Students gathered Wednesday to celebrate National First-Generation Day. First-generation students, who make up over 40% of the University of La Verne’s student body, are those whose parents or guardians did not complete a four-year college degree.
The day’s events, which included a breakfast celebration at the Johnson Family Plaza and a lunch reception in the Leo’s Den, were hosted by the Holistic & Inclusive Practices for Student Success program. The program is supported by the Title III Hispanic Serving Institution STEM Grant, a grant from the U.S. Department of Education that supports Hispanic-serving institutions like the University of La Verne with a primary focus on first-generation students and those students pursuing STEM degrees.
“We, through the grant and the programs that we run, feel that it’s really important to acknowledge the work that our students are doing and recognize how difficult college can be, just overall, but especially for first-gen students who don’t have the social capital or may not have the family circle to help them navigate college,” said Aracely Gutierrez, director of the holistic and inclusive practices program. “Today’s really just about empowering students, recognizing them and also showing them that they’re not the only ones.”
One way the events were able to empower students was by encouraging them to write affirmations that will be placed in the holistic and inclusive practices office in the Campus Center, where students can pick them up on days they feel they need a little extra encouragement.
Creating these affirmations was freshman business administration major Cayla Harang’s favorite part of the event. A first-generation student, she said she loves to share words of encouragement with others to keep them motivated.
“It’s a big accomplishment for me as well as my family because they’ve never experienced anything like this,” Harang said.
She said the event was a way for her to get her story out there.
All the students who attended were encouraged to write their stories, thoughts and experiences as a first-generation student on pages titled “Your Story” and then attach a polaroid photo taken at the event to the page. All the pages were then added to a board in the middle of the Johnson Family Plaza that was filled by the end of the event, highlighting the sense of community the event was able to create.
Junior kinesiology major Kaylee Perdomo, although having experienced feeling lost on campus as a first-generation student, said that having a community helps.
“Having other people to connect to and relate to, it helps a lot,” Perdomo said.
Once students completed both their words of affirmation and their story page, they received free “ULV First Gen Proud” crewnecks.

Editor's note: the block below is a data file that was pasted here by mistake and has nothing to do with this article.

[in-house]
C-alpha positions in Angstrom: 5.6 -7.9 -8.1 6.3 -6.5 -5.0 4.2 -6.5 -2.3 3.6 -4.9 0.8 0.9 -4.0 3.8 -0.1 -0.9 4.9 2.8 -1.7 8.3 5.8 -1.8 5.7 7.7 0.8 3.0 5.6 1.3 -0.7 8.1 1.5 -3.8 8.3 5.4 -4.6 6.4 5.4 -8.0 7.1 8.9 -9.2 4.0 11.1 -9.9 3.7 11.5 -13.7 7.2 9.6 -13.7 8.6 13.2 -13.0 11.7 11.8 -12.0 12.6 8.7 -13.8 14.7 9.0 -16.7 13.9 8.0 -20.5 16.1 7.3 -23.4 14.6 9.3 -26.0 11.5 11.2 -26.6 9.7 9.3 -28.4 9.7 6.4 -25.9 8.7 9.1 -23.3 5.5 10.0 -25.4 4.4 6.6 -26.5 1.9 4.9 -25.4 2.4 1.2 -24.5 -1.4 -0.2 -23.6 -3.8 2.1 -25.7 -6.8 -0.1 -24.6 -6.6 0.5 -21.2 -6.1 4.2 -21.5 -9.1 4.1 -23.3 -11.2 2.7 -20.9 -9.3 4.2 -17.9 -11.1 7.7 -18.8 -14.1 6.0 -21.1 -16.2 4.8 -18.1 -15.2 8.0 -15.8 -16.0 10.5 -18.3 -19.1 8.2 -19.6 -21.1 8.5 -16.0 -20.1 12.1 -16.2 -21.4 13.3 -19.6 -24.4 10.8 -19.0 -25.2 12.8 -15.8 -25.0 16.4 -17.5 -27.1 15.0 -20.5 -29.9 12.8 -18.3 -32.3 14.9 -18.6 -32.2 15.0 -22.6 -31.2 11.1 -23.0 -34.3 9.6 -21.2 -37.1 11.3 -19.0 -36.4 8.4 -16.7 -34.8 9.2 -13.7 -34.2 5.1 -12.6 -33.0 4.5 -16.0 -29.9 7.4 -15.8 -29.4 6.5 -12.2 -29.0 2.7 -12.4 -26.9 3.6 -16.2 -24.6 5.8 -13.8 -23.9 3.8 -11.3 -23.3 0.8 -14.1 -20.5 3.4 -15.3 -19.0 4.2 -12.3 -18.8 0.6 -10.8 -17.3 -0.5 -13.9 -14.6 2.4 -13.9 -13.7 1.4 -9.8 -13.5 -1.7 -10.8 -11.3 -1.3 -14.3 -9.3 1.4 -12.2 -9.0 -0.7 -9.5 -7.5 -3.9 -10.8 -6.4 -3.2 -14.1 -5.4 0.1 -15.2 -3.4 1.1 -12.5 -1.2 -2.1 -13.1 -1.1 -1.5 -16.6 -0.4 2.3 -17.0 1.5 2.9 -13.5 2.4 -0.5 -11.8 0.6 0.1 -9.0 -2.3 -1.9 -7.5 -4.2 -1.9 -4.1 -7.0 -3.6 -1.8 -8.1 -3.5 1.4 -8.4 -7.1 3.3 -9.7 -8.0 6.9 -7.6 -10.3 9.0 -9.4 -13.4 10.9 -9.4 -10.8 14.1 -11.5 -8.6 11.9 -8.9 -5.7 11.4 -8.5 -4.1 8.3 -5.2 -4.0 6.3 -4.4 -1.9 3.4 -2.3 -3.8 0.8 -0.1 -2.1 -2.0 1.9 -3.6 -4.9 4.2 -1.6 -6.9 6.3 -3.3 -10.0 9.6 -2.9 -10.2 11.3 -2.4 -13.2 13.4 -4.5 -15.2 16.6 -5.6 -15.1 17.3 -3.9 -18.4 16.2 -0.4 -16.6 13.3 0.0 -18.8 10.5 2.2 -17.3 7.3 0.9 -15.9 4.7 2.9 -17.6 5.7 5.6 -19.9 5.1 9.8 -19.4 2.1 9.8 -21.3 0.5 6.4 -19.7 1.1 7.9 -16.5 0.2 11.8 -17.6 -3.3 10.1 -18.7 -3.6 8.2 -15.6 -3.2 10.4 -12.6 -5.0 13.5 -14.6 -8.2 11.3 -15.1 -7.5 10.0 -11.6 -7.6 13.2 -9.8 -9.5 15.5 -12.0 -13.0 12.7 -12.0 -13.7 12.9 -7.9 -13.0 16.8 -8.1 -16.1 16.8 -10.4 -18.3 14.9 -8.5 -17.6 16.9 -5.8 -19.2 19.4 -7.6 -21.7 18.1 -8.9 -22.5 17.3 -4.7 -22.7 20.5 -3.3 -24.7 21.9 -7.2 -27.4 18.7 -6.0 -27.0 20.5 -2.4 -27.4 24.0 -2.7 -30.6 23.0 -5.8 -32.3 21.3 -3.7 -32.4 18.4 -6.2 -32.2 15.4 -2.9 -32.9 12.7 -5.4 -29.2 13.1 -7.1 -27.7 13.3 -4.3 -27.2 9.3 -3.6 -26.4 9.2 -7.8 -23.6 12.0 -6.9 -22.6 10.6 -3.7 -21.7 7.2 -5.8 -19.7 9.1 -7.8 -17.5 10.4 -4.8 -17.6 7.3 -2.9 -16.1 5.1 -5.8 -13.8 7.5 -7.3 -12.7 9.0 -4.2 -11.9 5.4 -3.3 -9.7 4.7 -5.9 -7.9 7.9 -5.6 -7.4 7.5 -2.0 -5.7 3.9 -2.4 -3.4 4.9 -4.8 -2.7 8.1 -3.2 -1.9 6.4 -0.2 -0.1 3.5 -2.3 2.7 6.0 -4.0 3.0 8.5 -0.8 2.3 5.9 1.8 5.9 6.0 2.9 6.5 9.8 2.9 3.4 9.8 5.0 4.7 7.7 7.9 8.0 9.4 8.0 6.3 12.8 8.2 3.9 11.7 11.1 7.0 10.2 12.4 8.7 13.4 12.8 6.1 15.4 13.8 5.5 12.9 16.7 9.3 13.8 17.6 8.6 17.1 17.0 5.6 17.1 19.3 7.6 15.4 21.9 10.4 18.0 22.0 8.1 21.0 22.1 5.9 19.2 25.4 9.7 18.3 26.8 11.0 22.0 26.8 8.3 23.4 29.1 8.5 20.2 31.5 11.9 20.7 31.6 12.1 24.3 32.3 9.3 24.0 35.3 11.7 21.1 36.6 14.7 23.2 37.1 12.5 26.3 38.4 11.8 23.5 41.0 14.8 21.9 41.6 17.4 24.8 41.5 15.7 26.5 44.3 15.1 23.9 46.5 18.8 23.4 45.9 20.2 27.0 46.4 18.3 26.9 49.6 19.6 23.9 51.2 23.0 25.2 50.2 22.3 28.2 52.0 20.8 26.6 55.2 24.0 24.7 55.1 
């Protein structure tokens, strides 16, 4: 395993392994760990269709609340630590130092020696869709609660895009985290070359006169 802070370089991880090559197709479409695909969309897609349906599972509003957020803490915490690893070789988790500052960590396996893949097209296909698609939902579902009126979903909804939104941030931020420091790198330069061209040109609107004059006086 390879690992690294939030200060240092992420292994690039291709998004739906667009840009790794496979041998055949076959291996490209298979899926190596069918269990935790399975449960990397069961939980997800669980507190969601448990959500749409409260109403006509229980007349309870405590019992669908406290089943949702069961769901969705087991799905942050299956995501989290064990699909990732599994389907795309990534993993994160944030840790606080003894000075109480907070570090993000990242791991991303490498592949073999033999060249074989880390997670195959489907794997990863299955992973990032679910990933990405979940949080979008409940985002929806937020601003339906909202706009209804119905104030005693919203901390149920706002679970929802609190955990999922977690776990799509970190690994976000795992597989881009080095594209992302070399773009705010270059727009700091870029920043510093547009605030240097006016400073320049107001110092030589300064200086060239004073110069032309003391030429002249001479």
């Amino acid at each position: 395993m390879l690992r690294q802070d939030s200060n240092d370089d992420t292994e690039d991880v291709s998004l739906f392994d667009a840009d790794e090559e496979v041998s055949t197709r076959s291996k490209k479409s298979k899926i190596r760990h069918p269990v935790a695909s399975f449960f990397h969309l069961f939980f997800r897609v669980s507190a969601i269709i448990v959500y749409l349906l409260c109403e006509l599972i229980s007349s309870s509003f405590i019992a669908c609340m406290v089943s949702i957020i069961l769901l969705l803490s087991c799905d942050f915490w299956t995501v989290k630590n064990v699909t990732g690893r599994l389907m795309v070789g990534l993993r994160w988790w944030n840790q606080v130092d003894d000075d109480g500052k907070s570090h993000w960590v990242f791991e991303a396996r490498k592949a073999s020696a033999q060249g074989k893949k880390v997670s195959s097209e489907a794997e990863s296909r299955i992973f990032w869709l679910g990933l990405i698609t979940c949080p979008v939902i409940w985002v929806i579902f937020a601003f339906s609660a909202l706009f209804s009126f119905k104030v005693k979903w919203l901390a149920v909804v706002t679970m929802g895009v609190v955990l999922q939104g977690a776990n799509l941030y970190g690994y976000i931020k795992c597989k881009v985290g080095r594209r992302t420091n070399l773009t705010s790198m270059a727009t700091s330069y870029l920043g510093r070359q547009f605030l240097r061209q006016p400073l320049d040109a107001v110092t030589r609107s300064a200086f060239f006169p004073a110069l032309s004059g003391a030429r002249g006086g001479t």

A lunch reception and raffle was then held in the Leo’s Den, hosting guest speakers President Pardis Mahdavi, who attended virtually, Director of Accessibility and SOS Services Adrianne Montero-Camacho and Program Director for the Educational Counseling and School Psychology Program Veronica Escoffery-Runnels.
Separately, they each shared their college experiences navigating things like imposter syndrome, finding their place and/or college life as a first-generation student. They also shared words of encouragement and support to their audience.
“I’m here to tell you, you belong, and I’m so excited to co-create with you a sense of belonging so that everyone feels that this campus is home for you,” Mahdavi said. “You matter, your story matters and no matter how challenged you feel and no matter how unsettling it can feel to be a first-gen student, just know that we’re here for you, that we support you, that we’ve got you and we are here holding space for you always.”
Montero-Camacho and Escoffery-Runnels expressed similar sentiments.
Escoffery-Runnels also encouraged students to know their “why,” as the answer to that question will allow them to keep moving forward.
“Know your ‘why’ because it will keep you here and get you through to the other side,” she said.
Montero-Camacho encouraged students to take advantage of the support offered to them on campus.
“If you identify as first-gen, if you identify with another marginalized or underrepresented identity, and you hear those of us saying ‘come to us,’ I hope that if you’ve been hesitant to do that, that today you might change your mind…” she said.
Students can follow the ULV Title III Grant’s Instagram page @ulv_firstgen.
Olivia Modarelli can be reached at firstname.lastname@example.org.